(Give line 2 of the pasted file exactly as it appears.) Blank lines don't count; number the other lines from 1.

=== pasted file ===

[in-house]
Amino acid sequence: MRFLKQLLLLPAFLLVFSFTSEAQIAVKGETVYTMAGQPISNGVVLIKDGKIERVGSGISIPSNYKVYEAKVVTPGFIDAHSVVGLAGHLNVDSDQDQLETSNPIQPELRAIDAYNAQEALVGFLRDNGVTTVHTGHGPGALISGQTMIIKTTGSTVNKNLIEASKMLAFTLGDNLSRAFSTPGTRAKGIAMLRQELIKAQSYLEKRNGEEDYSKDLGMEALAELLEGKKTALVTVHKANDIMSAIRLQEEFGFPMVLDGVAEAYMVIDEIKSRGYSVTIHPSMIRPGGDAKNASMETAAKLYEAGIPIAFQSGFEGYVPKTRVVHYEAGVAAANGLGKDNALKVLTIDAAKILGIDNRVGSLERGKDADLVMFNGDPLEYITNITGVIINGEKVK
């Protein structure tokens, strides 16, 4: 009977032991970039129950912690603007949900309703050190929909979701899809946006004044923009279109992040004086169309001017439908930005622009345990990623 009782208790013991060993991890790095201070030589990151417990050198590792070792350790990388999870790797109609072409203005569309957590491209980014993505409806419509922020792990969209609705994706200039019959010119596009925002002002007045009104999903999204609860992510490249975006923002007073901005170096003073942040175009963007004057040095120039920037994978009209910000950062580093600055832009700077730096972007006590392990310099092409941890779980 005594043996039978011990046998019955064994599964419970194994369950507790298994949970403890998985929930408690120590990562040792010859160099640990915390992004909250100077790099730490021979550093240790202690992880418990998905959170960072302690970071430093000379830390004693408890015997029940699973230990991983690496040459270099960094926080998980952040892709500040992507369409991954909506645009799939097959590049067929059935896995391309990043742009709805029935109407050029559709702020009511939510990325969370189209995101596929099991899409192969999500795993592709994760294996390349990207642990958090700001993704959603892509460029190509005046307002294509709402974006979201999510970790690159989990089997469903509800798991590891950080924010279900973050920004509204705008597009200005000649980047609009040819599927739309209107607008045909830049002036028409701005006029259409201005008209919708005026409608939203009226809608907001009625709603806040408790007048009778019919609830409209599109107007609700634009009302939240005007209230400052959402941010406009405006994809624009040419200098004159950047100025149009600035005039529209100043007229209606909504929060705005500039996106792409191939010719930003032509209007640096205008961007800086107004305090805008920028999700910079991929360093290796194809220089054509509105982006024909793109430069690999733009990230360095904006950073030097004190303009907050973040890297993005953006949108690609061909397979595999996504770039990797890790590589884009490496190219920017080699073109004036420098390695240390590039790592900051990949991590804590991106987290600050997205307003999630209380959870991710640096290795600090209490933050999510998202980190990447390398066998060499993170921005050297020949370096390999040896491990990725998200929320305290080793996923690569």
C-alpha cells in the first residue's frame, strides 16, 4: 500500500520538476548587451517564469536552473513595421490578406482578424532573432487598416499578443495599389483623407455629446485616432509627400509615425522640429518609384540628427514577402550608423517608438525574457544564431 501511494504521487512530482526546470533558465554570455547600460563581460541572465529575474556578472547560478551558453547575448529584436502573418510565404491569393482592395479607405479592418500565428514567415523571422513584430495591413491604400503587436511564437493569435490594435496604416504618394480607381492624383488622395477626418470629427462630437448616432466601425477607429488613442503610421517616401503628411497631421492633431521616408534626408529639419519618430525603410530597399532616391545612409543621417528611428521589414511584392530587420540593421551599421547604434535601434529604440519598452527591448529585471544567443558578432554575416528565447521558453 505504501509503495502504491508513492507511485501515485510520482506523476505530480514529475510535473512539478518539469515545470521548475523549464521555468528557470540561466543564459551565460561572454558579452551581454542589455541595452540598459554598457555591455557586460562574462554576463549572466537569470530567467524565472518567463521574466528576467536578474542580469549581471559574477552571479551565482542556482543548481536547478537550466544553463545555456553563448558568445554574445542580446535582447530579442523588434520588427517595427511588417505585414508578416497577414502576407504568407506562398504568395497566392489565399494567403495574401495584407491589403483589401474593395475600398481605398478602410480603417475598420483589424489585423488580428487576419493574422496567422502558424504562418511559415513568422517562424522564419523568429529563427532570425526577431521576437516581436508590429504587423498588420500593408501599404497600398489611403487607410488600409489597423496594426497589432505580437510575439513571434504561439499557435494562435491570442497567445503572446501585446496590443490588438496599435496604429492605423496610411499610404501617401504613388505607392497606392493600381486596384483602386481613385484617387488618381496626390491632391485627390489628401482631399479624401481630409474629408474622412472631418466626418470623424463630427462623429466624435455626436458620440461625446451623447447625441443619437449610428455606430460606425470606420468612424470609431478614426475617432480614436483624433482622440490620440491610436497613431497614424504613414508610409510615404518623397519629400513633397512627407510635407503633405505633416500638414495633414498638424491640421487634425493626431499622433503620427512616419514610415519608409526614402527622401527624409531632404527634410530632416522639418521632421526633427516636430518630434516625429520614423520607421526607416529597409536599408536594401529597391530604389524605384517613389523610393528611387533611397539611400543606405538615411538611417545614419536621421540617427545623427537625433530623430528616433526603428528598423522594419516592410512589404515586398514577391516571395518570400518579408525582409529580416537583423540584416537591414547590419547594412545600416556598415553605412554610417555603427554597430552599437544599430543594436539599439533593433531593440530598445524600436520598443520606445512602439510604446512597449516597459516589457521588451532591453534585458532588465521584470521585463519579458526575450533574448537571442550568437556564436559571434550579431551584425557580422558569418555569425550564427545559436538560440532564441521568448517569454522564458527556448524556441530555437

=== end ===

Amino acid sequence: MRFLKQLLLLPAFLLVFSFTSEAQIAVKGETVYTMAGQPISNGVVLIKDGKIERVGSGISIPSNYKVYEAKVVTPGFIDAHSVVGLAGHLNVDSDQDQLETSNPIQPELRAIDAYNAQEALVGFLRDNGVTTVHTGHGPGALISGQTMIIKTTGSTVNKNLIEASKMLAFTLGDNLSRAFSTPGTRAKGIAMLRQELIKAQSYLEKRNGEEDYSKDLGMEALAELLEGKKTALVTVHKANDIMSAIRLQEEFGFPMVLDGVAEAYMVIDEIKSRGYSVTIHPSMIRPGGDAKNASMETAAKLYEAGIPIAFQSGFEGYVPKTRVVHYEAGVAAANGLGKDNALKVLTIDAAKILGIDNRVGSLERGKDADLVMFNGDPLEYITNITGVIINGEKVK